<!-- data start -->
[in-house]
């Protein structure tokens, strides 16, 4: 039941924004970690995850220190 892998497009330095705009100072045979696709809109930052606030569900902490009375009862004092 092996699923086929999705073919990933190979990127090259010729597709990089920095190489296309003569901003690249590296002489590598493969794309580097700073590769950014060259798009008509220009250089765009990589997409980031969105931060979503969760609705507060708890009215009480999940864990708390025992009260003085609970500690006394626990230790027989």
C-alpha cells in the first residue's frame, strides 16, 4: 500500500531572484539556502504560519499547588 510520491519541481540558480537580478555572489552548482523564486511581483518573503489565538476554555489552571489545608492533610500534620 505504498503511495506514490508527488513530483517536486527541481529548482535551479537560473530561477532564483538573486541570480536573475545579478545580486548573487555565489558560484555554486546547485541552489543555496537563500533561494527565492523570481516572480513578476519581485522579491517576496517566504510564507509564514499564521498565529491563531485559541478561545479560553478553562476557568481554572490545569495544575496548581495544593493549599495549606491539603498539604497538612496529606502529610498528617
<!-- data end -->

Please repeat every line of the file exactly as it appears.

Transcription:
[in-house]
């Protein structure tokens, strides 16, 4: 039941924004970690995850220190 892998497009330095705009100072045979696709809109930052606030569900902490009375009862004092 092996699923086929999705073919990933190979990127090259010729597709990089920095190489296309003569901003690249590296002489590598493969794309580097700073590769950014060259798009008509220009250089765009990589997409980031969105931060979503969760609705507060708890009215009480999940864990708390025992009260003085609970500690006394626990230790027989």
C-alpha cells in the first residue's frame, strides 16, 4: 500500500531572484539556502504560519499547588 510520491519541481540558480537580478555572489552548482523564486511581483518573503489565538476554555489552571489545608492533610500534620 505504498503511495506514490508527488513530483517536486527541481529548482535551479537560473530561477532564483538573486541570480536573475545579478545580486548573487555565489558560484555554486546547485541552489543555496537563500533561494527565492523570481516572480513578476519581485522579491517576496517566504510564507509564514499564521498565529491563531485559541478561545479560553478553562476557568481554572490545569495544575496548581495544593493549599495549606491539603498539604497538612496529606502529610498528617